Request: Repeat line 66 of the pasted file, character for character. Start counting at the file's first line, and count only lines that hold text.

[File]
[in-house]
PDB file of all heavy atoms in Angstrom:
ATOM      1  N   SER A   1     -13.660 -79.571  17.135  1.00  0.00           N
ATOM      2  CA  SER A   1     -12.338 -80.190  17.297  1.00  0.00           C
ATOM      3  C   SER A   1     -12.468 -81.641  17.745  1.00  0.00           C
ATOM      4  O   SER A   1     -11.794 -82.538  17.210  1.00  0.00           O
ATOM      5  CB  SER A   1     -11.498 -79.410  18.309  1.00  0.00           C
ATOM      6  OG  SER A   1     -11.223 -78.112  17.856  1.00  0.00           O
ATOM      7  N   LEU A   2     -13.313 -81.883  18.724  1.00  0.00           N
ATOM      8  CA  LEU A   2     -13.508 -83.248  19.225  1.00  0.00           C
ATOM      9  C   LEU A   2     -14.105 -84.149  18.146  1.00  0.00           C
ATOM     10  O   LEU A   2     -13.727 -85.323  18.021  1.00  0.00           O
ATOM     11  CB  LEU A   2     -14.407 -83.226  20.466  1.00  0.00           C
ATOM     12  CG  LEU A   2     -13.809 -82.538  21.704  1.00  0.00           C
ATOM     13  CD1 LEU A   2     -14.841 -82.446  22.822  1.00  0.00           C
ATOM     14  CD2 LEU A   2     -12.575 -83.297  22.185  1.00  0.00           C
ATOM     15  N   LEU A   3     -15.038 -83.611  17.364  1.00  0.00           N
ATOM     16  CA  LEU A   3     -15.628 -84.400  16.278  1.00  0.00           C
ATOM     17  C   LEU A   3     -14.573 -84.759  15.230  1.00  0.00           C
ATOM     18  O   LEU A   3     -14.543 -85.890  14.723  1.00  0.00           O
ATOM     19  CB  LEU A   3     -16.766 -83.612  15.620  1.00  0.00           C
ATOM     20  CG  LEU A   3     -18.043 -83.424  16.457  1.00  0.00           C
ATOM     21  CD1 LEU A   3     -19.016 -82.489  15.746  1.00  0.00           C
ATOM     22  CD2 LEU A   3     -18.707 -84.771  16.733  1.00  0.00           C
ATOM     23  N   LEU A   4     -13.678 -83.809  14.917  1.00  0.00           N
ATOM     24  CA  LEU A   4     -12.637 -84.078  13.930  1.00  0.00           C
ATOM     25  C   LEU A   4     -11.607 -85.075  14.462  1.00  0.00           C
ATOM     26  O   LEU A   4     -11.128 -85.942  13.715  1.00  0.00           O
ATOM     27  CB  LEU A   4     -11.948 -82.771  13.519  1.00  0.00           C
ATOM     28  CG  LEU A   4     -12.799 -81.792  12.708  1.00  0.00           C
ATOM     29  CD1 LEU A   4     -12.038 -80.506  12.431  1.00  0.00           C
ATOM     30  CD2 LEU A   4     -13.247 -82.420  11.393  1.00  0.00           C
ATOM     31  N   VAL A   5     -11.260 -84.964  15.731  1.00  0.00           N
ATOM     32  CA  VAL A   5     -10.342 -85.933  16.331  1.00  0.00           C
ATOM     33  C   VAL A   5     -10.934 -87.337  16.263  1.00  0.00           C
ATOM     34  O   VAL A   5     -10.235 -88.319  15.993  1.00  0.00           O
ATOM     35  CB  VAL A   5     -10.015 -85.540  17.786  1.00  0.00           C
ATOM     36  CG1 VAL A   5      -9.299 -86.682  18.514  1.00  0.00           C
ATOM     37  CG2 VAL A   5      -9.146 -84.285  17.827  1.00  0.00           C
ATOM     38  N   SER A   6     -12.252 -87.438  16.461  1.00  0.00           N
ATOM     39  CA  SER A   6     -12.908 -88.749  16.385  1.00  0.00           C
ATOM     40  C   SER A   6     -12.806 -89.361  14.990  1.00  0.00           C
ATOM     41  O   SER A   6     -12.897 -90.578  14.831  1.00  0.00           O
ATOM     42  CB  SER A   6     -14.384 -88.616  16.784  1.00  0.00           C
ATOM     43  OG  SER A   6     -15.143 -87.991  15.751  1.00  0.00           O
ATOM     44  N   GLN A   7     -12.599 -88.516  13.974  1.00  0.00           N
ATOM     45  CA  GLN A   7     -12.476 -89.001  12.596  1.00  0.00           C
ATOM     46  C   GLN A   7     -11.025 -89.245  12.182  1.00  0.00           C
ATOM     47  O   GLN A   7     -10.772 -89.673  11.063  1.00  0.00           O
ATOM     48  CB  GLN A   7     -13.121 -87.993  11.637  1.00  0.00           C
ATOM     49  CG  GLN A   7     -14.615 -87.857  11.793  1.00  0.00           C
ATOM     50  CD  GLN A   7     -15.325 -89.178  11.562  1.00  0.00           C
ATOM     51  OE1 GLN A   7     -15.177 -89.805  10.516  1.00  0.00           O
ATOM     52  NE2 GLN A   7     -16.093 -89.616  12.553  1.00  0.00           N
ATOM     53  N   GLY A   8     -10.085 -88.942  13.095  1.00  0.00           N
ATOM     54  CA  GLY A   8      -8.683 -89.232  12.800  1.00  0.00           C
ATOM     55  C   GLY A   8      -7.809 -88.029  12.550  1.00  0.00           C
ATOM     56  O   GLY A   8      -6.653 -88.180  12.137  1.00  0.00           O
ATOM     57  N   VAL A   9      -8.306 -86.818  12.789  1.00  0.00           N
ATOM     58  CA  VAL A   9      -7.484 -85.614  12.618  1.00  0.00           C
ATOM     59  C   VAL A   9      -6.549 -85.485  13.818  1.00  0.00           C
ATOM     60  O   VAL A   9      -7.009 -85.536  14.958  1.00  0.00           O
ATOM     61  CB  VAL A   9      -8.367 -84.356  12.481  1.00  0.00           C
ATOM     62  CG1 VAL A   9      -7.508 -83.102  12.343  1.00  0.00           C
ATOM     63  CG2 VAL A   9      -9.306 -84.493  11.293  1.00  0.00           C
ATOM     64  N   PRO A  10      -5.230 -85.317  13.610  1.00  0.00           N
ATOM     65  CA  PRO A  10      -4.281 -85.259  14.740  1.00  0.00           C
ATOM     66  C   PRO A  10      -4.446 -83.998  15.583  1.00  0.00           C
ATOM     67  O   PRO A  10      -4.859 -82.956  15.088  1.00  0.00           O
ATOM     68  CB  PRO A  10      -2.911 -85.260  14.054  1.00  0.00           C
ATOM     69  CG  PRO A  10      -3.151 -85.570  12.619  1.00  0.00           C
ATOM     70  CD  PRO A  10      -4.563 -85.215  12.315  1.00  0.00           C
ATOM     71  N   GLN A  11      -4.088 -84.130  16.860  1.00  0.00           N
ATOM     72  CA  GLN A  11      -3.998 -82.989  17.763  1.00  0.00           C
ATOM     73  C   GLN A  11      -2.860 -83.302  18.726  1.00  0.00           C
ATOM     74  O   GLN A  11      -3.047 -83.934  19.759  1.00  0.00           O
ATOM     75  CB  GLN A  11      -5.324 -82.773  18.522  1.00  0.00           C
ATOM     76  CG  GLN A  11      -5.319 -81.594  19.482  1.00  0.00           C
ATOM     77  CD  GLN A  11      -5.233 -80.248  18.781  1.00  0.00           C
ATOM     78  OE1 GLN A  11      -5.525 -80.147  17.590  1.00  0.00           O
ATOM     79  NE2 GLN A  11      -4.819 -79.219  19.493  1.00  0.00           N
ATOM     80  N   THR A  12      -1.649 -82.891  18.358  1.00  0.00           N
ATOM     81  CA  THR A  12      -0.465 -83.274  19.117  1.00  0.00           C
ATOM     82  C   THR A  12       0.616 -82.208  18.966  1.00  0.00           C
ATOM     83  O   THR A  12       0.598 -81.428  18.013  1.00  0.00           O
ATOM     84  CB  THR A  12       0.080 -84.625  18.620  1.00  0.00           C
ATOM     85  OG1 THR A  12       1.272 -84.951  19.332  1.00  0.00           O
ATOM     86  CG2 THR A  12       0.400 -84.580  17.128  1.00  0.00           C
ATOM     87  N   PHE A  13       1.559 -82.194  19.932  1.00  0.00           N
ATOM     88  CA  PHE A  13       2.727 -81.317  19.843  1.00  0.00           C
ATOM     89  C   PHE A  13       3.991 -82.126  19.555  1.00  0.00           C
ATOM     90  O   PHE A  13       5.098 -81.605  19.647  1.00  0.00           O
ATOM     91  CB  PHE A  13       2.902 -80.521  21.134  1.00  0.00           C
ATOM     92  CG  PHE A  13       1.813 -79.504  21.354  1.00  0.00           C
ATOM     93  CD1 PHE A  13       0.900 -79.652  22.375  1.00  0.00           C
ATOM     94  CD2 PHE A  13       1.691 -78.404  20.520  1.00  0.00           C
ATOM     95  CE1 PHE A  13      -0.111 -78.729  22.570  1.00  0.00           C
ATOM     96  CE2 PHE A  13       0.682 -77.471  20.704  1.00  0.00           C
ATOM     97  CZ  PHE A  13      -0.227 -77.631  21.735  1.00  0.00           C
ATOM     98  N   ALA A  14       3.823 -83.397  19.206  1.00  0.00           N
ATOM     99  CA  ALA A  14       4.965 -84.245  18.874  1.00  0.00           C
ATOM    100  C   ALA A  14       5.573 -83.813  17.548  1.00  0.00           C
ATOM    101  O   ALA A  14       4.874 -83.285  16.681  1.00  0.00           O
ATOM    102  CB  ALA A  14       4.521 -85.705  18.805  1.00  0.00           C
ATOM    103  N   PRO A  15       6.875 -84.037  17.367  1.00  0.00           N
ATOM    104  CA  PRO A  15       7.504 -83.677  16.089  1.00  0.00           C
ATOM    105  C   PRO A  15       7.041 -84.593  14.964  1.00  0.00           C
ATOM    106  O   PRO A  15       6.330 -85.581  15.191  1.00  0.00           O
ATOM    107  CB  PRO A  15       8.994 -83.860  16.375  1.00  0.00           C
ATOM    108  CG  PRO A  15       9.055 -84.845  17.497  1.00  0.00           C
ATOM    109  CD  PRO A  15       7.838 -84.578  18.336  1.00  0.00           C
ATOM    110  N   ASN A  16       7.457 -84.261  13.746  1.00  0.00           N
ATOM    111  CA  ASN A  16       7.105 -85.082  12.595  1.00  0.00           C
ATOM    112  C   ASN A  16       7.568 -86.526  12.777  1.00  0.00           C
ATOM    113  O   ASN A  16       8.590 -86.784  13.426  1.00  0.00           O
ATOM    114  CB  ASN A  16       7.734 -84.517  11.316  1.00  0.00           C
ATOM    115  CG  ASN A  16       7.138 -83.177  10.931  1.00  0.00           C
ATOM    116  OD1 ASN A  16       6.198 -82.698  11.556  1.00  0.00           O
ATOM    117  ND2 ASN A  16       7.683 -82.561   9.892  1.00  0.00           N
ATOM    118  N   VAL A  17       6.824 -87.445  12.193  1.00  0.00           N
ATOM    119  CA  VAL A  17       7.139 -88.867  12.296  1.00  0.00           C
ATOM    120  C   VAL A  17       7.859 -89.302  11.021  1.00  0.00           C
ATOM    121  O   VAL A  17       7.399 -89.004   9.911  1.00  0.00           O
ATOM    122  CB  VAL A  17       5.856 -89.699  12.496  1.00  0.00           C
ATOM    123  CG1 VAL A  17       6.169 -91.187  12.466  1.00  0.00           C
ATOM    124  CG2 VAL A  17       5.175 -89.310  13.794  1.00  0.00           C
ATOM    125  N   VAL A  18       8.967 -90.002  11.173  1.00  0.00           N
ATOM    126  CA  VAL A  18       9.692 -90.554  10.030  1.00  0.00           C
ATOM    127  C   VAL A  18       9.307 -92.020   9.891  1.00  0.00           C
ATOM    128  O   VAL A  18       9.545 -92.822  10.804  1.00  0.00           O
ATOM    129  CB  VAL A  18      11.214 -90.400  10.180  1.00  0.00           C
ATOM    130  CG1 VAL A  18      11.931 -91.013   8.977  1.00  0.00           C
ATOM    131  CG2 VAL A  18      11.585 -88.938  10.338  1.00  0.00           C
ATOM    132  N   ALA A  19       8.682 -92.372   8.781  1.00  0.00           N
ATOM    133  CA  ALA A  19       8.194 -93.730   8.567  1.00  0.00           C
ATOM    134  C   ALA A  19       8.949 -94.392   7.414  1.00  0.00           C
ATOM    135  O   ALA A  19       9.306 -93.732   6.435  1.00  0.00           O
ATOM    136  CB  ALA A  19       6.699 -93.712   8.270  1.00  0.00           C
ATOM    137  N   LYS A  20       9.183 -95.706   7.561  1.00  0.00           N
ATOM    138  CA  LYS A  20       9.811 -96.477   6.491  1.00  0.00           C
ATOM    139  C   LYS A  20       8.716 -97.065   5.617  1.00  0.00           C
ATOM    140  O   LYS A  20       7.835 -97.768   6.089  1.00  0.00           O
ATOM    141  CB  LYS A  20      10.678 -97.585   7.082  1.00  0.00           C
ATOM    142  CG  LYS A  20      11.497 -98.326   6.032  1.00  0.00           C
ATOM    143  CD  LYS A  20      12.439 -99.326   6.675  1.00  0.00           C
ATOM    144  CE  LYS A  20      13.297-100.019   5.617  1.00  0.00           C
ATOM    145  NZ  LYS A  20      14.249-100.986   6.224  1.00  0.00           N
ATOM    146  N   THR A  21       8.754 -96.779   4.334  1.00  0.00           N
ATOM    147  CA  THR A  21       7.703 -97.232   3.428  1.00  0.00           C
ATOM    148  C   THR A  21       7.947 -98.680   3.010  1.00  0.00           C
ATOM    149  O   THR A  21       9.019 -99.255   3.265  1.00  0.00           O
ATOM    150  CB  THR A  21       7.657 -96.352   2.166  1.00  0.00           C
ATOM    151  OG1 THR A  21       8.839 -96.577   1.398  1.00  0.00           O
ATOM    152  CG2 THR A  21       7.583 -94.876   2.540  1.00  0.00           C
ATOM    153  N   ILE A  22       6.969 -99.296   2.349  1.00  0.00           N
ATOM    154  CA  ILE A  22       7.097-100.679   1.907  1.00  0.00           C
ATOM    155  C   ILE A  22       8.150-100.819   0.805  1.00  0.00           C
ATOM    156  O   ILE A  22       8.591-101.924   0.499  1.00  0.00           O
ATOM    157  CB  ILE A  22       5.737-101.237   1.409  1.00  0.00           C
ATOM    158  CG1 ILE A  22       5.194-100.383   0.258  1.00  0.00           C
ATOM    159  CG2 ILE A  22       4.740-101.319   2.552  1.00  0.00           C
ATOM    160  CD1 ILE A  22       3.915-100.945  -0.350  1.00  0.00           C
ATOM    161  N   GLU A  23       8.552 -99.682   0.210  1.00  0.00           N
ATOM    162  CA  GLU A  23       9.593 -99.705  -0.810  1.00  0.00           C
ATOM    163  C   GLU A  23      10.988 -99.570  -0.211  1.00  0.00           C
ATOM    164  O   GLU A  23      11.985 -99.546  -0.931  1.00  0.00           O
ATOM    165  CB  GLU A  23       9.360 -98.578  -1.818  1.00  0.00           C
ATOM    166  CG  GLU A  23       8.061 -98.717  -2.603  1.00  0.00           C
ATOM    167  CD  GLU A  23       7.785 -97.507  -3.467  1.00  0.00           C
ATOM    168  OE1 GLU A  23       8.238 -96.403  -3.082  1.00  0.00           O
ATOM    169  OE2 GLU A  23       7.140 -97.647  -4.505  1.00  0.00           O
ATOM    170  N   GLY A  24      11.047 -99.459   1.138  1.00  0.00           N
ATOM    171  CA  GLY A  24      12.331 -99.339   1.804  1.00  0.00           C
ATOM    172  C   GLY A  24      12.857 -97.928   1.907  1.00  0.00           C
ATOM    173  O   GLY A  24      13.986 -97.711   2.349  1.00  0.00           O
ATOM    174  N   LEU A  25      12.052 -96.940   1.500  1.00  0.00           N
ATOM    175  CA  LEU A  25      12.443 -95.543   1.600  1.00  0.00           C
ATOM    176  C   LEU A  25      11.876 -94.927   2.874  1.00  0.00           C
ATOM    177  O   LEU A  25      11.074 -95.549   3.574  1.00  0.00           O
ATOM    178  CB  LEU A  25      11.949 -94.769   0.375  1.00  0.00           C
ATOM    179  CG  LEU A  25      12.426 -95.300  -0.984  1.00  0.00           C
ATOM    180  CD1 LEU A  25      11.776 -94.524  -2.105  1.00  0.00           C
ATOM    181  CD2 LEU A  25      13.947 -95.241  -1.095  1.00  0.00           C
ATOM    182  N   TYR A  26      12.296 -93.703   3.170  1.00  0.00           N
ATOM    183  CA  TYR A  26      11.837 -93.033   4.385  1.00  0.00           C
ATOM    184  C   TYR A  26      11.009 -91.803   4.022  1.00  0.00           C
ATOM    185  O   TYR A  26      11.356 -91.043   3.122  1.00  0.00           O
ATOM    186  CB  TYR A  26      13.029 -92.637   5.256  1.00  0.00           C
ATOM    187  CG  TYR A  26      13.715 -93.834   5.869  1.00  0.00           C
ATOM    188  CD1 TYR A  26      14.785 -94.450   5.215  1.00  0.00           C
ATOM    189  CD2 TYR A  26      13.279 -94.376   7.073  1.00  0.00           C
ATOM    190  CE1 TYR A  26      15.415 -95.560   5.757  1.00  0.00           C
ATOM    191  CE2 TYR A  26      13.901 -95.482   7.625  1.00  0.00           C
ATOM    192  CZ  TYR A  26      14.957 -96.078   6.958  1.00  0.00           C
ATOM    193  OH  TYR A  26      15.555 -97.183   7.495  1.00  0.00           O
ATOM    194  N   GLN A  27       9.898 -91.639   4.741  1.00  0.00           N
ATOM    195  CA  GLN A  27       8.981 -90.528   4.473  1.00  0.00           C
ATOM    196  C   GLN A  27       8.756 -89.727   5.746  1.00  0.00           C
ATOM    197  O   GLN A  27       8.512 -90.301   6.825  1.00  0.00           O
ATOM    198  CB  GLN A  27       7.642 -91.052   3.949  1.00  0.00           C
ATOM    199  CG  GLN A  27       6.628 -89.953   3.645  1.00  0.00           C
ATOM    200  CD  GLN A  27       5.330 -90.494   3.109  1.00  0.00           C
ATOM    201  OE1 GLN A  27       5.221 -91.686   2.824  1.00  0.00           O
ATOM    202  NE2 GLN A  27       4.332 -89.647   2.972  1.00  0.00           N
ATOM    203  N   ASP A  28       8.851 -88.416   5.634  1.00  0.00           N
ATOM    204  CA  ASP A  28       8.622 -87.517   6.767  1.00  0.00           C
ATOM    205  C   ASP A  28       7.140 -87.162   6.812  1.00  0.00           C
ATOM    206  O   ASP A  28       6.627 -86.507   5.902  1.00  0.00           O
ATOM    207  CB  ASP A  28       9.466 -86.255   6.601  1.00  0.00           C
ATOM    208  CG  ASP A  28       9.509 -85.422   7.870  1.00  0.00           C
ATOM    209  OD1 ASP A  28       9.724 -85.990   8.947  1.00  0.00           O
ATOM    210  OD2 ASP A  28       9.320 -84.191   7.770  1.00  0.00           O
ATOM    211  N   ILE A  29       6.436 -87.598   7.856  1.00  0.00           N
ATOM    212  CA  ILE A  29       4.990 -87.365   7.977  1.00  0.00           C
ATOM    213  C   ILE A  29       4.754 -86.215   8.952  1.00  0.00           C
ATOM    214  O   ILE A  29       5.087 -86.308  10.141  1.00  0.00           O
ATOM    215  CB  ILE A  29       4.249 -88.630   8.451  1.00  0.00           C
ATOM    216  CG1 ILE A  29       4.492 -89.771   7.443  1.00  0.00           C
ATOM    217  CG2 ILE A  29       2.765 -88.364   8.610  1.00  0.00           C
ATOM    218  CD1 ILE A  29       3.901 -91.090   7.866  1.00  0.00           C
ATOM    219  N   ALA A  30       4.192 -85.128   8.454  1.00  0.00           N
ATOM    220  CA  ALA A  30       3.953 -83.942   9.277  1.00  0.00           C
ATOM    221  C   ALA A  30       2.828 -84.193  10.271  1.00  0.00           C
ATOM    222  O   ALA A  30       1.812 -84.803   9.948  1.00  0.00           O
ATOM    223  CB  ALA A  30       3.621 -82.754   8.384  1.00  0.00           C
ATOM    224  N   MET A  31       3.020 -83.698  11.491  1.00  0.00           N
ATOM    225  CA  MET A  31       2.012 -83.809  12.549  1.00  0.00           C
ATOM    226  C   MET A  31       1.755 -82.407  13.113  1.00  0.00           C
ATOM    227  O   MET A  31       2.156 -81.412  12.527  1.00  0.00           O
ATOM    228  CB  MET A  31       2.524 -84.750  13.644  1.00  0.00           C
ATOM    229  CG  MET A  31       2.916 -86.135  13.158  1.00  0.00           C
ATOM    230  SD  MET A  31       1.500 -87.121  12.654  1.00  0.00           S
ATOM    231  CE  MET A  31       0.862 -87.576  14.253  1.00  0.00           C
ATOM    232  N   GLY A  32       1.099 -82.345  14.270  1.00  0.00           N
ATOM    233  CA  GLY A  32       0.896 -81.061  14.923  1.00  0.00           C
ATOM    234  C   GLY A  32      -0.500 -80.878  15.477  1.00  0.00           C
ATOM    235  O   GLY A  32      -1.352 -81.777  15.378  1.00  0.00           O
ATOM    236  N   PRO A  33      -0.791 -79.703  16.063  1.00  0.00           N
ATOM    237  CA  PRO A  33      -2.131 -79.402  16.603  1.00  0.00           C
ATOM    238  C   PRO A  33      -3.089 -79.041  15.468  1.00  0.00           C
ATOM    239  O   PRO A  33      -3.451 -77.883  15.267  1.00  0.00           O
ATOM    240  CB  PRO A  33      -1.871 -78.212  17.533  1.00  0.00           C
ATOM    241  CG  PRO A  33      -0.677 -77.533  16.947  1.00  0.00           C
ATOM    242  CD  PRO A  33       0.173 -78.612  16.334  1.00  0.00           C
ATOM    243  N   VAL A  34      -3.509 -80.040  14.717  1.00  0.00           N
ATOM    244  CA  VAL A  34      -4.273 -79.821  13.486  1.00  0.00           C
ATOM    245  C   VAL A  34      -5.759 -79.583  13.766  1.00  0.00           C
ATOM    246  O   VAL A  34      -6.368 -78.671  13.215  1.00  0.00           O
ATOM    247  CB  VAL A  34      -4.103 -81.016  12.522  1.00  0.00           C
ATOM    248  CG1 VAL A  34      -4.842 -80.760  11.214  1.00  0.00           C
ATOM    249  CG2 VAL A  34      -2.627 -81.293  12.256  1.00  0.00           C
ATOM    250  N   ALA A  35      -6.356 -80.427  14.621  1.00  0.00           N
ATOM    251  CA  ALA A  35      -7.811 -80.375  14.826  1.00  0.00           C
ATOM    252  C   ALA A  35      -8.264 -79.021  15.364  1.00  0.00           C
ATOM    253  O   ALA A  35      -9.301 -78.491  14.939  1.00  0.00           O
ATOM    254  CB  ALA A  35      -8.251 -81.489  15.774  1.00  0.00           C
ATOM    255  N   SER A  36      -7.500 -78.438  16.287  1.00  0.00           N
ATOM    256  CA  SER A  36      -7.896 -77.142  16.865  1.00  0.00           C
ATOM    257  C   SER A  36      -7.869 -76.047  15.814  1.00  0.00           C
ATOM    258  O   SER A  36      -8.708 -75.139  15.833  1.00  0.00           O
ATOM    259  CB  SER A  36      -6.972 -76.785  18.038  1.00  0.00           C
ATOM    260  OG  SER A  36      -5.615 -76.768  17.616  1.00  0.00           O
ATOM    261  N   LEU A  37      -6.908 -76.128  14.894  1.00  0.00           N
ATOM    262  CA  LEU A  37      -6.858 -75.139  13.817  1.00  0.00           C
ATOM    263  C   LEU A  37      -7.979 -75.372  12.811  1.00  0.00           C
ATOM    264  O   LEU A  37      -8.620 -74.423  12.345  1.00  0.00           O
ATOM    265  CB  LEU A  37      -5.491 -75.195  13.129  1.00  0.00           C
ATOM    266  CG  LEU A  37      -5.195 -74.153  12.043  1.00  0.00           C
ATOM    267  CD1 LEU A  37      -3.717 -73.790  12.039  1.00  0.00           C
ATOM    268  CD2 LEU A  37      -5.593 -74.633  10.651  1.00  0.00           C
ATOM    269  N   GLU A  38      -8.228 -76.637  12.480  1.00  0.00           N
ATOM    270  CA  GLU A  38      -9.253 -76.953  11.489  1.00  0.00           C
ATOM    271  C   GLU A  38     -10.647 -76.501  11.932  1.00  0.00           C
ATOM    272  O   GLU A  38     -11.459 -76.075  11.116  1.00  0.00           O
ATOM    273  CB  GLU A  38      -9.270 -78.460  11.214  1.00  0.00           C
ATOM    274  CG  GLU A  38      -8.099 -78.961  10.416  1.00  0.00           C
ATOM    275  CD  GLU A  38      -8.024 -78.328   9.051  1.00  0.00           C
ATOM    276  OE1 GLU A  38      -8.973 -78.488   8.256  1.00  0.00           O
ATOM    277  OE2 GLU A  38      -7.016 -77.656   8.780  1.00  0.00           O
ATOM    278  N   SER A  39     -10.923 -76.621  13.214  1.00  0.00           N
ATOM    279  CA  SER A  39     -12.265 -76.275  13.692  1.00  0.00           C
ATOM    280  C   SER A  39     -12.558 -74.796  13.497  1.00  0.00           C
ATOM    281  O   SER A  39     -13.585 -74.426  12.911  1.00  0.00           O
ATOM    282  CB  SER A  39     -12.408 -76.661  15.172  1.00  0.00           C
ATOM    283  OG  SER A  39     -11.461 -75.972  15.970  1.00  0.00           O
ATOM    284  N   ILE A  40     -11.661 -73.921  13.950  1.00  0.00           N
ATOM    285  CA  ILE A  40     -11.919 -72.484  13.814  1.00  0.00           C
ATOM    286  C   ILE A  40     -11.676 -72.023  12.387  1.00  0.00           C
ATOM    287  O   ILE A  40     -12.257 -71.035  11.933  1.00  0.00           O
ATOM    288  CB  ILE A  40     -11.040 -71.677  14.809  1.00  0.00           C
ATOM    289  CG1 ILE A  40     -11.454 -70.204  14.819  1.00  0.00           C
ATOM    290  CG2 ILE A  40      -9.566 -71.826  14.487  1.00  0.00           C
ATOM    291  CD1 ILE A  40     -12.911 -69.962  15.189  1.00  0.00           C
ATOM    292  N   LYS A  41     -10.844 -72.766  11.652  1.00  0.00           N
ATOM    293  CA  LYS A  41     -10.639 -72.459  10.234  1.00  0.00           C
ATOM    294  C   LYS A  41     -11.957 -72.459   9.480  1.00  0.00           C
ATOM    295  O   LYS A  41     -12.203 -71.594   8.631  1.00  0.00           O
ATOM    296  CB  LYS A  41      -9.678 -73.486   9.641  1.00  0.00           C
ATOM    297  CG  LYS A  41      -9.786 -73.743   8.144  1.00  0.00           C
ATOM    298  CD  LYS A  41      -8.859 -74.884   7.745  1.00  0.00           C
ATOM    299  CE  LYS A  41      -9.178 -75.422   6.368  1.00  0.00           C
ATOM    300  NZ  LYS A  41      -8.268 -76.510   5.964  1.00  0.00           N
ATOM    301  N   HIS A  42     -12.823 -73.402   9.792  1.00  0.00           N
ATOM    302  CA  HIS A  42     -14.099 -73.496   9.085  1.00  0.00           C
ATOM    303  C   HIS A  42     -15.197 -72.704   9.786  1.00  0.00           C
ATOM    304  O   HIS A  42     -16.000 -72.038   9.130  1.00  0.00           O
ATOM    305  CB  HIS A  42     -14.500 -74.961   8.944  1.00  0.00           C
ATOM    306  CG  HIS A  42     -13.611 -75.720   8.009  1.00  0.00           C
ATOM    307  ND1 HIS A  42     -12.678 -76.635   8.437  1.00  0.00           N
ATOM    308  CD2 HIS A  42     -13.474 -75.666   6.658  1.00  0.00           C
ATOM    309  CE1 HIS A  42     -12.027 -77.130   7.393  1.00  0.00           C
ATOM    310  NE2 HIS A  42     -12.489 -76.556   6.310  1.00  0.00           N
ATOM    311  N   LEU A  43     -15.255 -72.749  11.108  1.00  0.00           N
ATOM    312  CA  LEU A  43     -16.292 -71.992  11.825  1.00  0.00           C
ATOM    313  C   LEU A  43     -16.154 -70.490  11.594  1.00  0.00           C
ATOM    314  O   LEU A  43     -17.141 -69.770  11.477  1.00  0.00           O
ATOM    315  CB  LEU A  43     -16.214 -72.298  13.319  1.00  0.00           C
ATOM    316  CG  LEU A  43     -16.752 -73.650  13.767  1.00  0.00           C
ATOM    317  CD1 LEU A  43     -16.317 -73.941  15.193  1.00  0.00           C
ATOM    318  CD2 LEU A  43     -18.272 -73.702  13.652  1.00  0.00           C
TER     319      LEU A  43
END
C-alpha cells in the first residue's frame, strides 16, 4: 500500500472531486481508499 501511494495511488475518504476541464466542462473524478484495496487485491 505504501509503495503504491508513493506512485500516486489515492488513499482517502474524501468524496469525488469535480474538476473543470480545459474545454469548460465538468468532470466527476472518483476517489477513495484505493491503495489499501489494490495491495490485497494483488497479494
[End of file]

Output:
ATOM     64  N   PRO A  10      -5.230 -85.317  13.610  1.00  0.00           N